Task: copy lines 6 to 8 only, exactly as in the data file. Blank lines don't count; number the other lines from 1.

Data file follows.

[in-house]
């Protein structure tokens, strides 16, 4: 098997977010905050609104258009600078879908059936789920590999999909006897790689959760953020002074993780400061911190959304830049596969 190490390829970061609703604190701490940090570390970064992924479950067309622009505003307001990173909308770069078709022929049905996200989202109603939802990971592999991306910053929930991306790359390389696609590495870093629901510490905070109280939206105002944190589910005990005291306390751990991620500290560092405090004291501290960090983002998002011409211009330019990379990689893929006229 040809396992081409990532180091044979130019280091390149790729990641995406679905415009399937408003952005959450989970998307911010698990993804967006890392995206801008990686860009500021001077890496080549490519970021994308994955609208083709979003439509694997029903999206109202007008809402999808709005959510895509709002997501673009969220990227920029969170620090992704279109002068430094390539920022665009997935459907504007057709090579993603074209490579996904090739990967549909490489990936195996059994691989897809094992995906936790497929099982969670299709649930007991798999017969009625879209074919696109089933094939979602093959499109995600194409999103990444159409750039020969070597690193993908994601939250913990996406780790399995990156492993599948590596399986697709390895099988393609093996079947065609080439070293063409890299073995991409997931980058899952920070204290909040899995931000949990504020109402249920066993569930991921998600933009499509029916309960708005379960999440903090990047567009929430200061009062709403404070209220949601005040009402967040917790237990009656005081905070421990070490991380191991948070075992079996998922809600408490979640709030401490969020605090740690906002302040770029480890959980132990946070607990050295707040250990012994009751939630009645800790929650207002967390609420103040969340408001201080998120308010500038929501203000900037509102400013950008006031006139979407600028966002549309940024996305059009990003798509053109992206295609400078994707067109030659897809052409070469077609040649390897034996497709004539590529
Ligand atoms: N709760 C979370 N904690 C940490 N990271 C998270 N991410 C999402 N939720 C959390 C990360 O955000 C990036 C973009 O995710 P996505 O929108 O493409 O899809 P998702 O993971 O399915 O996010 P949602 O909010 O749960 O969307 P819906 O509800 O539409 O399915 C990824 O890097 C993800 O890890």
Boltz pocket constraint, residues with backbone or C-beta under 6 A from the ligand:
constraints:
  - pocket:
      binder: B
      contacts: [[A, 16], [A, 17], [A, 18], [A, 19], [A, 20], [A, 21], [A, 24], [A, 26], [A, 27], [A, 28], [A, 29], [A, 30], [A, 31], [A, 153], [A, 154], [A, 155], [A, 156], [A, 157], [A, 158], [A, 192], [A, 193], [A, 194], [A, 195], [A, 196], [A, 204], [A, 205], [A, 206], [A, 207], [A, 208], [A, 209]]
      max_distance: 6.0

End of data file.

  - pocket:
      binder: B
      contacts: [[A, 16], [A, 17], [A, 18], [A, 19], [A, 20], [A, 21], [A, 24], [A, 26], [A, 27], [A, 28], [A, 29], [A, 30], [A, 31], [A, 153], [A, 154], [A, 155], [A, 156], [A, 157], [A, 158], [A, 192], [A, 193], [A, 194], [A, 195], [A, 196], [A, 204], [A, 205], [A, 206], [A, 207], [A, 208], [A, 209]]